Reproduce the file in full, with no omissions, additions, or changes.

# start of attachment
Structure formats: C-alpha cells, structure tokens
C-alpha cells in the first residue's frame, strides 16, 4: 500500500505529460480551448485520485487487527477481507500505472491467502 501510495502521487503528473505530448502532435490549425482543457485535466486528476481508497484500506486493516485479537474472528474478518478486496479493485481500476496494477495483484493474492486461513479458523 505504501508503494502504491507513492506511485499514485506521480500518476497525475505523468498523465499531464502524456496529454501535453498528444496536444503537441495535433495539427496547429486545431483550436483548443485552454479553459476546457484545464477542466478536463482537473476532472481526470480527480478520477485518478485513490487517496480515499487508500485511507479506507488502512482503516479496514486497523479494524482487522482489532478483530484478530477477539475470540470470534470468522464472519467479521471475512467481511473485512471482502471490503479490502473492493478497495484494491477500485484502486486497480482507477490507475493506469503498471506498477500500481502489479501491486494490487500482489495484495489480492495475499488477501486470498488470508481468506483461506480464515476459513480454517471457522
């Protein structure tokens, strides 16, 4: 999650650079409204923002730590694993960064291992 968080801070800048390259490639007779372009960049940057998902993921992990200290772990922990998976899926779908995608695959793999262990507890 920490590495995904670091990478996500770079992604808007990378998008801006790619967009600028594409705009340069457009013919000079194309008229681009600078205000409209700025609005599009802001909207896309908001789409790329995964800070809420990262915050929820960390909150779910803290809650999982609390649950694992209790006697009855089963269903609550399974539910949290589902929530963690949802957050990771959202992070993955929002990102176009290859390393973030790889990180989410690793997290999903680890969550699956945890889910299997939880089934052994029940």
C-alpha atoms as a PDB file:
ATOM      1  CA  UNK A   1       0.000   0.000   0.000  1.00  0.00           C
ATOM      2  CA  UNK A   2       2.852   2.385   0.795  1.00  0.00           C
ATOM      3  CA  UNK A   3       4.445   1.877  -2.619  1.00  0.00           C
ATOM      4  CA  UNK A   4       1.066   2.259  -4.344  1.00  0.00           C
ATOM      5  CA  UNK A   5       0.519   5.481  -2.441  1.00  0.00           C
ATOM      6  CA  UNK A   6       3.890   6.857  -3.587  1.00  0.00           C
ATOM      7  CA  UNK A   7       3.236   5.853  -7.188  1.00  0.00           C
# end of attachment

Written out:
Structure formats: C-alpha cells, structure tokens
C-alpha cells in the first residue's frame, strides 16, 4: 500500500505529460480551448485520485487487527477481507500505472491467502 501510495502521487503528473505530448502532435490549425482543457485535466486528476481508497484500506486493516485479537474472528474478518478486496479493485481500476496494477495483484493474492486461513479458523 505504501508503494502504491507513492506511485499514485506521480500518476497525475505523468498523465499531464502524456496529454501535453498528444496536444503537441495535433495539427496547429486545431483550436483548443485552454479553459476546457484545464477542466478536463482537473476532472481526470480527480478520477485518478485513490487517496480515499487508500485511507479506507488502512482503516479496514486497523479494524482487522482489532478483530484478530477477539475470540470470534470468522464472519467479521471475512467481511473485512471482502471490503479490502473492493478497495484494491477500485484502486486497480482507477490507475493506469503498471506498477500500481502489479501491486494490487500482489495484495489480492495475499488477501486470498488470508481468506483461506480464515476459513480454517471457522
């Protein structure tokens, strides 16, 4: 999650650079409204923002730590694993960064291992 968080801070800048390259490639007779372009960049940057998902993921992990200290772990922990998976899926779908995608695959793999262990507890 920490590495995904670091990478996500770079992604808007990378998008801006790619967009600028594409705009340069457009013919000079194309008229681009600078205000409209700025609005599009802001909207896309908001789409790329995964800070809420990262915050929820960390909150779910803290809650999982609390649950694992209790006697009855089963269903609550399974539910949290589902929530963690949802957050990771959202992070993955929002990102176009290859390393973030790889990180989410690793997290999903680890969550699956945890889910299997939880089934052994029940």
C-alpha atoms as a PDB file:
ATOM      1  CA  UNK A   1       0.000   0.000   0.000  1.00  0.00           C
ATOM      2  CA  UNK A   2       2.852   2.385   0.795  1.00  0.00           C
ATOM      3  CA  UNK A   3       4.445   1.877  -2.619  1.00  0.00           C
ATOM      4  CA  UNK A   4       1.066   2.259  -4.344  1.00  0.00           C
ATOM      5  CA  UNK A   5       0.519   5.481  -2.441  1.00  0.00           C
ATOM      6  CA  UNK A   6       3.890   6.857  -3.587  1.00  0.00           C
ATOM      7  CA  UNK A   7       3.236   5.853  -7.188  1.00  0.00           C